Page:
Alan Toth (South Africa 2010-12) Goes Free With Posh Corps
Three years ago, I started working on the Posh Corps project. The idea was simple: to discuss the modern Peace Corps experience honestly. I wanted to cut through the mythology and the marketing, and capture the experience of volunteering in a rapidly changing world.
I spent three months in South Africa shooting the film. I returned to the United States and spent six months editing the film. In 2014, I started selling the film and screening it around the country. By the end of 2015, Posh Corps sales had almost recovered the production costs, and I started thinking about making a change.
Today, if you visit poshcorps.com, you’ll find that all the feature films on the site are free. In fact, almost everything on poshcorps.com is now free, with theexception of licenses. I still ask people to pay for public screenings and educational licenses, as this helps cover the costs of running the website. We won’t be selling advertising. We don’t sell user data. The site is a service to the Peace Corps community.
I’d like to thank everyone who purchased Posh Corps, everyone who attended a screening, and everyone who went out on a limb and shared the project on social media. These actions helped prove that a Third Goal project could be successful and impactful. I owe special thanks to RPCV/LA, West Cascade Peace Corps Association, Katie Sell Garcia at USAID, and Socorra Camposanto.
Posh Corps will continue. We’ll still be posting new content, but less of it will be produced by me. We’re hoping to host content for recently returned volunteers who need a springboard for their work. We have a special interest in radical, controversial ideas about Peace Corps. We don’t do puff pieces. Returned volunteer Lauren Schwartzman will gradually begin taking over creative control of the site, so if you have a project to share, pitch her a story.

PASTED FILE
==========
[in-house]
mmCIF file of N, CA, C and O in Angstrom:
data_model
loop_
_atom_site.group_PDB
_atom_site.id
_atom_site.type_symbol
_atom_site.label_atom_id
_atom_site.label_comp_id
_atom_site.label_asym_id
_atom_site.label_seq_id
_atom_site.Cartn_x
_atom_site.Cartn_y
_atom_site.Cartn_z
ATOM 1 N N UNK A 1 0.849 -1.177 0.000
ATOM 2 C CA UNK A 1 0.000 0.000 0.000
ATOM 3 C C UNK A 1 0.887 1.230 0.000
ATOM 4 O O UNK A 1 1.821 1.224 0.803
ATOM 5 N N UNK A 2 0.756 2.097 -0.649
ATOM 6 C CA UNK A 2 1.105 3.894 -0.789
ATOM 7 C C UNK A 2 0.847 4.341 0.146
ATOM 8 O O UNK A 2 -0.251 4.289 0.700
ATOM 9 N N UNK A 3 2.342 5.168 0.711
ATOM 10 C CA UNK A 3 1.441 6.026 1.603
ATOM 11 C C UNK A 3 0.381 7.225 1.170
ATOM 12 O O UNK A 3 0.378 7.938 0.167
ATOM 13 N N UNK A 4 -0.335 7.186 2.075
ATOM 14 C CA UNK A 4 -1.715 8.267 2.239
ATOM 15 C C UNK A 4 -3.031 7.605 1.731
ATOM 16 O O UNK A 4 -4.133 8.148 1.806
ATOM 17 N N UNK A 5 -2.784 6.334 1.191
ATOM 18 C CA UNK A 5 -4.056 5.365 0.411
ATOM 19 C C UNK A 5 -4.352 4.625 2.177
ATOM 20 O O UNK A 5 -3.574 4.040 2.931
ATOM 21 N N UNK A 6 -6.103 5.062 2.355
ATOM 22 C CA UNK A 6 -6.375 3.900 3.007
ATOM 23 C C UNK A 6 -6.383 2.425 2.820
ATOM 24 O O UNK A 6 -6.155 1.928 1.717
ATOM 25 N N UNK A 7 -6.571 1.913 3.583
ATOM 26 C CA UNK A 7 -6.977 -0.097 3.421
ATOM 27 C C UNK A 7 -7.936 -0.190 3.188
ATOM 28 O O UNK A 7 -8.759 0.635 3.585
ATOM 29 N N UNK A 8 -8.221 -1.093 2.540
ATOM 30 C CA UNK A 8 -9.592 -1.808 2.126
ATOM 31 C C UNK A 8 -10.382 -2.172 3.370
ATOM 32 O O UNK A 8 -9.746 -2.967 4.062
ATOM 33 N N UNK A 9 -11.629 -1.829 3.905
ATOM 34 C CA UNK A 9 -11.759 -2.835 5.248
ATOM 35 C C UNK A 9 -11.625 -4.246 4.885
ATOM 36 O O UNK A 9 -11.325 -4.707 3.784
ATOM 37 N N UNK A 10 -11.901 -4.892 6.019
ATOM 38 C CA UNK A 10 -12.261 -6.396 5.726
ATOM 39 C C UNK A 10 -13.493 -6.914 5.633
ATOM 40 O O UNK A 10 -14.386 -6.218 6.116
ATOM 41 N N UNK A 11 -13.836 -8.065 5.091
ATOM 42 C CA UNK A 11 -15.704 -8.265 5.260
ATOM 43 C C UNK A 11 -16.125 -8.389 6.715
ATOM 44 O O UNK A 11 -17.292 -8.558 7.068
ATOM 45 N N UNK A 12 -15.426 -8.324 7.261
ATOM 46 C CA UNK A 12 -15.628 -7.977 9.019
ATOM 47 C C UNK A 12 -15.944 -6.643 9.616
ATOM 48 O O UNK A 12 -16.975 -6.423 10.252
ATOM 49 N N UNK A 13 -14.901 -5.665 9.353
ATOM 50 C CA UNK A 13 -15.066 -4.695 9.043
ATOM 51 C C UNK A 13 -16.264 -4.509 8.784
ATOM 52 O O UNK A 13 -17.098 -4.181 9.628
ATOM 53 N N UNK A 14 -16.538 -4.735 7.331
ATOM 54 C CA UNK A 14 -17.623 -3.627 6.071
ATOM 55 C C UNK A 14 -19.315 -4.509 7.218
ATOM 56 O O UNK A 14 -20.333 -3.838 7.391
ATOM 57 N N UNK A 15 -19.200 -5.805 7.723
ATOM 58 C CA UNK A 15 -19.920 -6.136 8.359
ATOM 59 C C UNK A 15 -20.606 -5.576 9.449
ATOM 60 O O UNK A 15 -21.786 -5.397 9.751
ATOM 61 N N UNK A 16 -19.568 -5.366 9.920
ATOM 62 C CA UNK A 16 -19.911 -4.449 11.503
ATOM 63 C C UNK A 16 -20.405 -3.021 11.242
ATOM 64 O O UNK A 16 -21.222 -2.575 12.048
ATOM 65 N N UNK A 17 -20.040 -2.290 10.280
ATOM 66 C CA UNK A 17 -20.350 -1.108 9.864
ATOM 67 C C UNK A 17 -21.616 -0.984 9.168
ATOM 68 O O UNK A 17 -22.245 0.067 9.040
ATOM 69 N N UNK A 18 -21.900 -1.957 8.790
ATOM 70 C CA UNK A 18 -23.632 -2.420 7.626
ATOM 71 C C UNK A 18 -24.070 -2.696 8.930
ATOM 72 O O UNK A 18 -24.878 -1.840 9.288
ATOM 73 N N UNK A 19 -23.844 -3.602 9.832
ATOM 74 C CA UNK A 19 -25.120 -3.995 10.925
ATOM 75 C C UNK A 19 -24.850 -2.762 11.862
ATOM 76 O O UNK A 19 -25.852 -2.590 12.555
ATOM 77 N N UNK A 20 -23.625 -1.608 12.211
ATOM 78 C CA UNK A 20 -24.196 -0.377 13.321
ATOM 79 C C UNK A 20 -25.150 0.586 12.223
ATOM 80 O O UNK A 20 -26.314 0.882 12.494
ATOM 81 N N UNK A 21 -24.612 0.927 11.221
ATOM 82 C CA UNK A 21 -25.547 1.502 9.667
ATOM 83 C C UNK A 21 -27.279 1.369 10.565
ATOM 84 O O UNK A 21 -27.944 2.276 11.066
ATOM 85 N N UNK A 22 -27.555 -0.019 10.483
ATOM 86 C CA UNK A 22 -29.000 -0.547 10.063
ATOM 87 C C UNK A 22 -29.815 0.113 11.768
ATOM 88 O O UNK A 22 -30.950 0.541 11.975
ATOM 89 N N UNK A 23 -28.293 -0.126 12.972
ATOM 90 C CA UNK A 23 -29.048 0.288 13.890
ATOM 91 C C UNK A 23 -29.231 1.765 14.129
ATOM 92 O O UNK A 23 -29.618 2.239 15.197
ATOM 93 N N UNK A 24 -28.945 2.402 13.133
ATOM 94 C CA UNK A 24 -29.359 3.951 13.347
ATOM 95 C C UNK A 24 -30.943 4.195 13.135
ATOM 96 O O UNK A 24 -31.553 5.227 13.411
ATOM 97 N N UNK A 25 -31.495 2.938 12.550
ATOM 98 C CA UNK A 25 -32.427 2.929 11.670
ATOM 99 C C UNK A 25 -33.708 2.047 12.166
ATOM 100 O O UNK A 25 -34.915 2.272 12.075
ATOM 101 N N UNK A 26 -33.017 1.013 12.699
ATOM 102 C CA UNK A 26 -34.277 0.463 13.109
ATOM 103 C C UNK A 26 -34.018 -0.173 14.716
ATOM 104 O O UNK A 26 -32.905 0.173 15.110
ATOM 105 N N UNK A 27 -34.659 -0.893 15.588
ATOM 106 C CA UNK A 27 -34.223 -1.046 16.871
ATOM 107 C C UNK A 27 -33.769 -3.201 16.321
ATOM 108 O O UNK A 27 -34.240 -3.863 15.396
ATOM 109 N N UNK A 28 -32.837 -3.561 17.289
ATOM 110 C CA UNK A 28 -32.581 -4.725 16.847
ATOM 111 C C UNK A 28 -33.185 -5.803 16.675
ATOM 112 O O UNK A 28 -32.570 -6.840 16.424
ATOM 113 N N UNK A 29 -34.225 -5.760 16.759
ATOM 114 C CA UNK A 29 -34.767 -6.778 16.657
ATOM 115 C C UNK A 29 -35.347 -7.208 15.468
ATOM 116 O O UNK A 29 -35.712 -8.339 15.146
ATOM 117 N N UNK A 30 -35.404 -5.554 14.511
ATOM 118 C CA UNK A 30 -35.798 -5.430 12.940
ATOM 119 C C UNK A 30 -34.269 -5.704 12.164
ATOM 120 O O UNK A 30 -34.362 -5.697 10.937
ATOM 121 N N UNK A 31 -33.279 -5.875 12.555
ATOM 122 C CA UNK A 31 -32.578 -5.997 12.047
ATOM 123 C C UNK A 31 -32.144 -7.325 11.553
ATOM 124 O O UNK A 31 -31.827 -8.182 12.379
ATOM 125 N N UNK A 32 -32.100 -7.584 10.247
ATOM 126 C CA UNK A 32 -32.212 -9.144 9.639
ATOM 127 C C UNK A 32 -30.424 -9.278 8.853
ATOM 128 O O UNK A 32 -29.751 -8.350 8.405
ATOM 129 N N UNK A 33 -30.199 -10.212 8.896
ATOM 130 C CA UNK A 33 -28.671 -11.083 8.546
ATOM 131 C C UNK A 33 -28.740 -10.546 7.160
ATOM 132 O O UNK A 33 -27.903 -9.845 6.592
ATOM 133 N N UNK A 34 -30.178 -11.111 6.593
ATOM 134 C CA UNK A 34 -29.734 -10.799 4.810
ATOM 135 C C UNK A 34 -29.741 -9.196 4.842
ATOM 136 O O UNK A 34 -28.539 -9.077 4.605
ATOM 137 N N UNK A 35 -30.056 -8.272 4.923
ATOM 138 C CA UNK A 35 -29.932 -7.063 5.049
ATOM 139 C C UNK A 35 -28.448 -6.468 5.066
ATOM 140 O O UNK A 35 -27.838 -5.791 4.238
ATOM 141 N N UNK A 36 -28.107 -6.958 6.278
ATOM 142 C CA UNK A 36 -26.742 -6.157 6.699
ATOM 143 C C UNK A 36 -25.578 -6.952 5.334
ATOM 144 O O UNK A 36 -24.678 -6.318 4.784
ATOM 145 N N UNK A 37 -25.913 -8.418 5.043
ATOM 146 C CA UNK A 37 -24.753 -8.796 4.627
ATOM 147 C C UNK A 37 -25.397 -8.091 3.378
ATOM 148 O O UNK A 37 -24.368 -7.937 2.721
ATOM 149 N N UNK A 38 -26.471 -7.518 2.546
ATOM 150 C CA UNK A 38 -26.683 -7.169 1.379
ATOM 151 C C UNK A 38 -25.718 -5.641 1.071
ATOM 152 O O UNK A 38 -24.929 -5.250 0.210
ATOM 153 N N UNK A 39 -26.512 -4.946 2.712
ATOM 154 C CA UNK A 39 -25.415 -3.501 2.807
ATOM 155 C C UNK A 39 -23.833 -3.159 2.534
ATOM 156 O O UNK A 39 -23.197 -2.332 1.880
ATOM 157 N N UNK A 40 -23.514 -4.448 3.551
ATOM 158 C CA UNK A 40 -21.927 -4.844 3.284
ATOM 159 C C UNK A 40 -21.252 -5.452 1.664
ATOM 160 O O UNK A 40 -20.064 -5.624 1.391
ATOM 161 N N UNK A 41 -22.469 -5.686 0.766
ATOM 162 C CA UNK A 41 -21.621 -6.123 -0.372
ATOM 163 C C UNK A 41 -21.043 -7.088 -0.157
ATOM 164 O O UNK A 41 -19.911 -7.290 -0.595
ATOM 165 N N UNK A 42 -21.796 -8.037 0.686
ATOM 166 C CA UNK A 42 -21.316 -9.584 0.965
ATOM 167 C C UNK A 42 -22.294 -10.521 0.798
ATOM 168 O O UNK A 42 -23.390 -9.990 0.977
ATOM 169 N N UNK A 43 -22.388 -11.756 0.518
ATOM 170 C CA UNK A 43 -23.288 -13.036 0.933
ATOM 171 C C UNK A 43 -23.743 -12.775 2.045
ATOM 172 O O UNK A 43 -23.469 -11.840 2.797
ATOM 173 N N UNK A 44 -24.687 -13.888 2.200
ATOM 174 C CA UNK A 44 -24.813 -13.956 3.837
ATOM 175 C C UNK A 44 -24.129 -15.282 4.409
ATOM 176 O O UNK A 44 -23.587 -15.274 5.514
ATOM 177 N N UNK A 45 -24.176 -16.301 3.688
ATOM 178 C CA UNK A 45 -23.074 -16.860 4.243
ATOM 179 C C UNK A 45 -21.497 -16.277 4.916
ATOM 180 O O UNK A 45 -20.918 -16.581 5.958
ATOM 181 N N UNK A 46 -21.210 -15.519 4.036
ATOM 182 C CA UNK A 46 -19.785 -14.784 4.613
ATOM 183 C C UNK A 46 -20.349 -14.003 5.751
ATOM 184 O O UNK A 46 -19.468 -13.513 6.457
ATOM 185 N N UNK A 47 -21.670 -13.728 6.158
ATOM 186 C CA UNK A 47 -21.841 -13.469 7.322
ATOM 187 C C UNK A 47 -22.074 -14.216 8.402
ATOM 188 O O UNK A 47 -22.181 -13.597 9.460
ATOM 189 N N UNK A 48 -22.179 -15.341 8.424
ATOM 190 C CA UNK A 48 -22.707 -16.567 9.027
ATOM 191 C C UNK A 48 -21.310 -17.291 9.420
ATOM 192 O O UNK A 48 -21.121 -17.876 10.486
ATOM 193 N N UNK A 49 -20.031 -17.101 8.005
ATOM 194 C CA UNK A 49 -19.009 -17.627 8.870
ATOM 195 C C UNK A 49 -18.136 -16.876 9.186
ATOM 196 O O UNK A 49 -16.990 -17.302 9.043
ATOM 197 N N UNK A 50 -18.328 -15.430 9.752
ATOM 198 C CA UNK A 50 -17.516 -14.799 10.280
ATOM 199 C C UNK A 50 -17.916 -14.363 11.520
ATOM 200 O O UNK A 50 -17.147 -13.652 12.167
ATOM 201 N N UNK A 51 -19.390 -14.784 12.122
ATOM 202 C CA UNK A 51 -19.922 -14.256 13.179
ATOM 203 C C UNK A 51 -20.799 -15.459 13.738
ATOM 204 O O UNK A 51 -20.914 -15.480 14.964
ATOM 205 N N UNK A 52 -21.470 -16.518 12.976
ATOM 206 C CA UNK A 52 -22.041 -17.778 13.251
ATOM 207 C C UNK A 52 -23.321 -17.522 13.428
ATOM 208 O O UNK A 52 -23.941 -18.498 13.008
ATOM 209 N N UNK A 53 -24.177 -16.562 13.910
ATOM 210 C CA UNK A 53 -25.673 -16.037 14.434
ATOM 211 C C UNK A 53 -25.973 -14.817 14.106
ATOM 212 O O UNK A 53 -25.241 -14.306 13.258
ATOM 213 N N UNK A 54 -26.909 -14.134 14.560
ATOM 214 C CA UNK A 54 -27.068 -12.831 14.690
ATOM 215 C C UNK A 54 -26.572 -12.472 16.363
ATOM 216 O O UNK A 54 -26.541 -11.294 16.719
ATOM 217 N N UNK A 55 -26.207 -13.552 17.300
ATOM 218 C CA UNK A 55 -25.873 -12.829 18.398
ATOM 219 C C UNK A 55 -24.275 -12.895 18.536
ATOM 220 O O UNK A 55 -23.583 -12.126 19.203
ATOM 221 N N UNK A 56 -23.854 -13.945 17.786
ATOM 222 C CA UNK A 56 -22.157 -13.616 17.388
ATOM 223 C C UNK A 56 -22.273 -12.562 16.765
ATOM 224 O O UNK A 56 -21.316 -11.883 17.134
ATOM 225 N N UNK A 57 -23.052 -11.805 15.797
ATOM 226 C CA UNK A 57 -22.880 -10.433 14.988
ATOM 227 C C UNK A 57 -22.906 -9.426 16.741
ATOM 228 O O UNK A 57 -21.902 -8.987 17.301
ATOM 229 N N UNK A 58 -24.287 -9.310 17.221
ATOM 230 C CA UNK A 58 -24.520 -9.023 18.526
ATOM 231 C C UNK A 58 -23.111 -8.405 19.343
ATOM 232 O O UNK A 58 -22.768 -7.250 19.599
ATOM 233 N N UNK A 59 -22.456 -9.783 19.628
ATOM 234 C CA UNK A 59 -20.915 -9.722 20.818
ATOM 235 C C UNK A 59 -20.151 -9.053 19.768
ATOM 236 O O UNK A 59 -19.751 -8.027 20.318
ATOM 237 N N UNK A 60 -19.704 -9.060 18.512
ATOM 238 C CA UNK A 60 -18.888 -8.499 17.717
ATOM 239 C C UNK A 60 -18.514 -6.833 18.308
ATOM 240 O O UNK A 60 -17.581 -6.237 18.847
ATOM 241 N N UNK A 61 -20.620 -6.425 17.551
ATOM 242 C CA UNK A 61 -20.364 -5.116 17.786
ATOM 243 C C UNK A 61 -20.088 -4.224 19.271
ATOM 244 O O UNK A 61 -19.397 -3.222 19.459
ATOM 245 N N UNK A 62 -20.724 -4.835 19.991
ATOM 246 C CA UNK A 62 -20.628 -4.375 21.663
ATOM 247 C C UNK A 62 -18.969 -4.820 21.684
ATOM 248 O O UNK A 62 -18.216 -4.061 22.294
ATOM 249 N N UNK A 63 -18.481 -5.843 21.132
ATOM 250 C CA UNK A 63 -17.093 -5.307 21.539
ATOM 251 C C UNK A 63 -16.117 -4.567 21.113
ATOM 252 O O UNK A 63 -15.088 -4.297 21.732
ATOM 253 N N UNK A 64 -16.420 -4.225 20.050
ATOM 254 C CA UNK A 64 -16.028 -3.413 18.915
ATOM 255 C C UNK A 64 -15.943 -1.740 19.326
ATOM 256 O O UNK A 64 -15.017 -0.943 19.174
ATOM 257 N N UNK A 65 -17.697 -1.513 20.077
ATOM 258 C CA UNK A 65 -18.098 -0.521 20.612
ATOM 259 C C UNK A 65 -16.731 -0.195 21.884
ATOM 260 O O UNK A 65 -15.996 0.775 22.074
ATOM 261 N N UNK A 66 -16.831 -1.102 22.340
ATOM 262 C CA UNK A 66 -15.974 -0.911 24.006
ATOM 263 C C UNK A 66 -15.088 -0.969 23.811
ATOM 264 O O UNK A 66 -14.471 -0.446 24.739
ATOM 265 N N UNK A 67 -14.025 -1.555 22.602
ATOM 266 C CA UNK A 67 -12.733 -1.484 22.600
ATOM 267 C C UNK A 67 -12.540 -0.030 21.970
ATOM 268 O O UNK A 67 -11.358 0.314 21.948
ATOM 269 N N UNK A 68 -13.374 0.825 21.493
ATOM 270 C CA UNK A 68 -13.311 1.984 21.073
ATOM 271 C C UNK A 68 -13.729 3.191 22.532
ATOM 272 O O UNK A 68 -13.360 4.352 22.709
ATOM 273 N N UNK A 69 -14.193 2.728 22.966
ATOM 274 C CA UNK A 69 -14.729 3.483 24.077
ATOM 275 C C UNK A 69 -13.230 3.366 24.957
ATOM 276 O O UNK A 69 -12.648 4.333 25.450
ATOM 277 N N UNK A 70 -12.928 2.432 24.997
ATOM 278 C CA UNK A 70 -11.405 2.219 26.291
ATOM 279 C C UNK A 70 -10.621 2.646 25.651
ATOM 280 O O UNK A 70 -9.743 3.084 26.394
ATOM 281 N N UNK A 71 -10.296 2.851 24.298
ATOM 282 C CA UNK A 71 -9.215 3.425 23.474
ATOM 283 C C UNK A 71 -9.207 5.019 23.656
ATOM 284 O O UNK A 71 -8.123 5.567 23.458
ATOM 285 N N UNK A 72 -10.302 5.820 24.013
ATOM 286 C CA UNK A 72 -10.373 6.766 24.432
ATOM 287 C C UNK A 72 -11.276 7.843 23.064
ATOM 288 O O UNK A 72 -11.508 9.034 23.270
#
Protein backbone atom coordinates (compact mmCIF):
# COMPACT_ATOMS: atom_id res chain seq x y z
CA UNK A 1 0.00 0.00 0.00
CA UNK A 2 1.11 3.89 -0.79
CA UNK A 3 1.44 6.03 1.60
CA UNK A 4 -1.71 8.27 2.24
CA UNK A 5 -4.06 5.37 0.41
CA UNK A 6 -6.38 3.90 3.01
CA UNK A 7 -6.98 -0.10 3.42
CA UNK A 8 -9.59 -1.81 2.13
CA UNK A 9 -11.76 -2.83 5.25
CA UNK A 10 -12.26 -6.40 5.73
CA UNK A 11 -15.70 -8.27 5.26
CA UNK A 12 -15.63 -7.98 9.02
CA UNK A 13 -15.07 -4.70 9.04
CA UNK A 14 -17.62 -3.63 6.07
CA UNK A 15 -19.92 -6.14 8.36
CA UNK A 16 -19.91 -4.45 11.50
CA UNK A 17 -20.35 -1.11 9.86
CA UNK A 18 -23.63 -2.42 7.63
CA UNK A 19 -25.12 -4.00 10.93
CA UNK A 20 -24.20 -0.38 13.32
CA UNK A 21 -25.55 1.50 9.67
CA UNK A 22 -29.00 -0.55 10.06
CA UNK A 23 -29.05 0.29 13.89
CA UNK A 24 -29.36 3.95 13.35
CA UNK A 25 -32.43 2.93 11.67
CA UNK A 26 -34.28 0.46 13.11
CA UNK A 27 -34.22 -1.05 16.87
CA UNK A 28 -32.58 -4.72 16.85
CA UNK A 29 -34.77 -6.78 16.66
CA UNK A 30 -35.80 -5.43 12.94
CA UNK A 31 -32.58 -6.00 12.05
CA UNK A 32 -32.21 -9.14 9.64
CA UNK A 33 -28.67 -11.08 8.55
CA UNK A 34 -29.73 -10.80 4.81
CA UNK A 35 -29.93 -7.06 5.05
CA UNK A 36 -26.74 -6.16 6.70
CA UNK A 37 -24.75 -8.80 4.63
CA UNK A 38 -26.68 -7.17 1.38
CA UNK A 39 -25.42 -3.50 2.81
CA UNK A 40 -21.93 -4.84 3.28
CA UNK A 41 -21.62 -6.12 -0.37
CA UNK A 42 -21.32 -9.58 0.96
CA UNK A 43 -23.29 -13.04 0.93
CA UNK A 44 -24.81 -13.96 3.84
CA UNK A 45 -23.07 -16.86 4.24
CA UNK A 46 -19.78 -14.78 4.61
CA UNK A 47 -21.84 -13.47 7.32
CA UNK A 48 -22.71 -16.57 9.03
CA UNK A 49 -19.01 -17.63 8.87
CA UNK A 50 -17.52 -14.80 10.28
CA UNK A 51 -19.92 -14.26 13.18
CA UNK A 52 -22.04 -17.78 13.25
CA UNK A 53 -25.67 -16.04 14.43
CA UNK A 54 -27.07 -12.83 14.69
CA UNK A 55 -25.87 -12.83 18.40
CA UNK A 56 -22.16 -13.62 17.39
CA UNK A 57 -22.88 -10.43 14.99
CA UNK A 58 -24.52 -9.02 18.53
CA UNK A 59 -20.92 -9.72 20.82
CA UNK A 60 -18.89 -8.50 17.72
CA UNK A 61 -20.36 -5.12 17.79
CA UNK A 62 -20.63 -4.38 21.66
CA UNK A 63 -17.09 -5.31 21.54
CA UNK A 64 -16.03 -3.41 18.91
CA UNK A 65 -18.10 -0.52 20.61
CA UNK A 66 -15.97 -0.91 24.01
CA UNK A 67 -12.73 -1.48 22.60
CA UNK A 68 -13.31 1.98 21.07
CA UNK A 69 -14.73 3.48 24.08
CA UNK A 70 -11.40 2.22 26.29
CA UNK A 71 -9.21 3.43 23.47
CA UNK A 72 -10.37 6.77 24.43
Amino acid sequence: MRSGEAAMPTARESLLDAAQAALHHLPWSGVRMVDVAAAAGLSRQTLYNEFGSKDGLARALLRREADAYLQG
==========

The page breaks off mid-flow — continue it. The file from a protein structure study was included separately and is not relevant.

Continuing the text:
Breaking-even financially on Posh Corps is great, but I do have one last aspiration. I hope the project will inspire more people to seriously consider doing a Third Goal project. I can’t deny that it’s a challenging prospect. Though Section 2517 of the Peace Corps Actdirects the agency to support Third Goal projects, they never actually do it. Most returned volunteer associations and networks are woefully disorganized and very cautious with their support.
Despite the challenges, there has never been a better time to shake things up. Write a memoir, produce a film, start a podcast and push Peace Corps to support you. If you aren’t impressed with your local Peace Corps community, start a new one. I can’t promise that your experience will be financially rewarding, but it will be personally rewarding. You’ll push the Peace Corps establishment to do more and be better. You’ll also inspire the next generation of Peace Corps volunteers, hopefully with a more authentic vision of the Peace Corps experience.
– Alan Toth
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